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A so-called “ring of fire” eclipse, which is scientifically called annular eclipse, will cross over parts of South America and the western and southern tips of Africa. This solar phenomenon takes place when the Moon comes in between the Sun and our planet but don’t completely block the Sun as it does during a total solar eclipse.
NASA’s solar astrophysicist Alex Young explained that viewers in the aforementioned regions would be able to see a thin little ring around the edge of the Moon where our host star would be poking out, which would give it the ring of fire effect.
There are some obvious difference between an annular eclipse and total solar eclipse. While the annular eclipse creates the ‘ring of fire’ effect, it still remains the brightest object in the sky. On the other hand, a solar eclipse changes the whole environment.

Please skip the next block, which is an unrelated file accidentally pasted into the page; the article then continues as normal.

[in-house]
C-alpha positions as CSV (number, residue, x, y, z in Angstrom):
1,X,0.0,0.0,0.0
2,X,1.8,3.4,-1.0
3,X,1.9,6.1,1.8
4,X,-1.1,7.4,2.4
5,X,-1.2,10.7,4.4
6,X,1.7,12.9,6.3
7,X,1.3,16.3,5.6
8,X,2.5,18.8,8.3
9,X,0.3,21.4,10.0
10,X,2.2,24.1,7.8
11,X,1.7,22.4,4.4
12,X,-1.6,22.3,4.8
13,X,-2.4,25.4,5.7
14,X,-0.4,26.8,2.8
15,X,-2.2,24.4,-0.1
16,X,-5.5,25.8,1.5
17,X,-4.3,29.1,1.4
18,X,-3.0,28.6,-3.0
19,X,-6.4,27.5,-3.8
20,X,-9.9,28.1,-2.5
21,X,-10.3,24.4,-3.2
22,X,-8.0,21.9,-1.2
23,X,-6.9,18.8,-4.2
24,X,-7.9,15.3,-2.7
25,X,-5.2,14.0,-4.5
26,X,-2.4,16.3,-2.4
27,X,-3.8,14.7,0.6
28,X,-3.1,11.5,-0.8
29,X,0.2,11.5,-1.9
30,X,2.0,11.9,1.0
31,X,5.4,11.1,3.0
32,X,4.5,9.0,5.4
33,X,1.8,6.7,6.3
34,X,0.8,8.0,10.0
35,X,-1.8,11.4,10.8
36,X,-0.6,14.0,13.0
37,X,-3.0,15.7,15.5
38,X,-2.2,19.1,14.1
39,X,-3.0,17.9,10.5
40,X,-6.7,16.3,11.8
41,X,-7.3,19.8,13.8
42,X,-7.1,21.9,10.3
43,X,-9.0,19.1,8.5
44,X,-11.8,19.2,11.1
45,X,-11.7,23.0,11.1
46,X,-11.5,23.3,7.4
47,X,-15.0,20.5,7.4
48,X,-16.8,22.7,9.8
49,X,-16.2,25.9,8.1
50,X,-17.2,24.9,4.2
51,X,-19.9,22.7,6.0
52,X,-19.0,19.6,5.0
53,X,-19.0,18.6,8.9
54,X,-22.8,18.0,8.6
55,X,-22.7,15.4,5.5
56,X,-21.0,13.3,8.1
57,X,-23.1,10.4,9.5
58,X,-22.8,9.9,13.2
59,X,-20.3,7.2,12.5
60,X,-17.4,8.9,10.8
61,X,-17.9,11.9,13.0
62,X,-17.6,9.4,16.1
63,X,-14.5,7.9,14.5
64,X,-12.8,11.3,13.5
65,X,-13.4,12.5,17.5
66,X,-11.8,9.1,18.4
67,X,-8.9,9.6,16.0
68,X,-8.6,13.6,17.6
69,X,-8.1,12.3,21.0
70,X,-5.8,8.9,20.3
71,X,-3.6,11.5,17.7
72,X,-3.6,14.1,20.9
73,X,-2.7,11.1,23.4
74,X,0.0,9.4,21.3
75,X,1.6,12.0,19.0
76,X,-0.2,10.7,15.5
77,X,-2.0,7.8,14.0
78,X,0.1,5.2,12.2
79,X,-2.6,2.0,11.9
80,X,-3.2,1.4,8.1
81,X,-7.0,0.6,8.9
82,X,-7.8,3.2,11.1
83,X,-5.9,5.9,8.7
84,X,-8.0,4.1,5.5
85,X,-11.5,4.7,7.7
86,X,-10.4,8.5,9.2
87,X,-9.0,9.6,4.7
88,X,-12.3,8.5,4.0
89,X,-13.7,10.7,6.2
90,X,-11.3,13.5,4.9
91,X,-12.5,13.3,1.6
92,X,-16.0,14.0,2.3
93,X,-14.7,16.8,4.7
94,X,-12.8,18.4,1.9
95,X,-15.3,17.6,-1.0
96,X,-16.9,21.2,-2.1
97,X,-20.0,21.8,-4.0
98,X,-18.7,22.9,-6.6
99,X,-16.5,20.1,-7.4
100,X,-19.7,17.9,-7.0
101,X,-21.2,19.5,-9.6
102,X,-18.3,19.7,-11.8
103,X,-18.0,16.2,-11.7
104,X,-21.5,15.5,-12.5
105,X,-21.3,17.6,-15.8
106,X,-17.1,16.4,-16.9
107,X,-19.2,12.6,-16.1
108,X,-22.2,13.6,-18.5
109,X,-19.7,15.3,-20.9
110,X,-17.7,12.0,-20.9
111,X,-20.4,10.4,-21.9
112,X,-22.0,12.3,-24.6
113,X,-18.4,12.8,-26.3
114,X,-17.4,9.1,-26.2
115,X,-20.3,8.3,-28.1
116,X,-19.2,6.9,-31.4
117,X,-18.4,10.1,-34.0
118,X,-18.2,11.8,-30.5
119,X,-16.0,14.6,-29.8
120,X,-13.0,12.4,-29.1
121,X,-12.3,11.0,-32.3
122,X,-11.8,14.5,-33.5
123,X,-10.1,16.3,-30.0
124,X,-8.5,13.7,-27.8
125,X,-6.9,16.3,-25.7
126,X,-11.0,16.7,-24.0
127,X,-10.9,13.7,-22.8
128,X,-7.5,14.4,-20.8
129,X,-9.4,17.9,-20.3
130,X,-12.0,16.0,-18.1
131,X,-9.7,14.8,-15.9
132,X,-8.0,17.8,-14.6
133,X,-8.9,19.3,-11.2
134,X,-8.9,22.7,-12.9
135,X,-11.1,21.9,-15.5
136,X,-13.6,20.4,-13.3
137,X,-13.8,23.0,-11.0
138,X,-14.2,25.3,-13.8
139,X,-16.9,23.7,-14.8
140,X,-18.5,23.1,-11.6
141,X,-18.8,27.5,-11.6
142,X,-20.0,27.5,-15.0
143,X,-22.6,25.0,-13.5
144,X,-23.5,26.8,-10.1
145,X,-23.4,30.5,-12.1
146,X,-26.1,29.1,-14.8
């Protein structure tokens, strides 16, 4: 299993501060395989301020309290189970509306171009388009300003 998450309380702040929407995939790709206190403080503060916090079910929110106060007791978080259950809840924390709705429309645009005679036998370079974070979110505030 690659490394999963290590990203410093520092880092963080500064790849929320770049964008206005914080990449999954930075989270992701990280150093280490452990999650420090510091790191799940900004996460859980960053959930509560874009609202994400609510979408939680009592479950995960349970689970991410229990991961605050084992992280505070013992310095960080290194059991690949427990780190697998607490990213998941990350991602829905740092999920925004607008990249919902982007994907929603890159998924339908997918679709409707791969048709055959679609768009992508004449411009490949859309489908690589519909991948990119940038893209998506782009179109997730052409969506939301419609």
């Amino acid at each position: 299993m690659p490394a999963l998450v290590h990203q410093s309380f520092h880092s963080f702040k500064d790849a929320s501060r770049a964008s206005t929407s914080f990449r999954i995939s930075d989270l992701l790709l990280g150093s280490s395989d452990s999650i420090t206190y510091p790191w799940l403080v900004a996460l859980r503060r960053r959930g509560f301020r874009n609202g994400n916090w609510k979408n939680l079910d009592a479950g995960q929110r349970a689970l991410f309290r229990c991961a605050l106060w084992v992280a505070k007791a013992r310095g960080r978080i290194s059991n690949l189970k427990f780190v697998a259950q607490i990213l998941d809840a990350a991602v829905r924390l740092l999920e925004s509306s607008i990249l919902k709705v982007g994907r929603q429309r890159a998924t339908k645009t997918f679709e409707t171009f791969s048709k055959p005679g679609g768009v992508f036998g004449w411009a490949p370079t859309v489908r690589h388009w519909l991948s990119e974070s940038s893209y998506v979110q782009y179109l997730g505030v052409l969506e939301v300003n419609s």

Another big difference is that one can’t see the sun’s corona (the star’s outer atmosphere that comes into view as white wisps of light) during an annular eclipse.
Speaking on the topic, Mr. Young said, “We won’t be able to see the corona because it’s just going to be swamped by the photosphere, the visible surface of the sun. The photosphere is a million times brighter than the corona.”
Meanwhile, UC Berkeley and Google have announced a new project, called the Eclipse Megamovie Project, which is looking for citizen scientists to document and memorialize one of the most anticipated solar eclipses. Documentation of the Aug. 21st solar eclipse will help scientists learn more about the Sun in the process.
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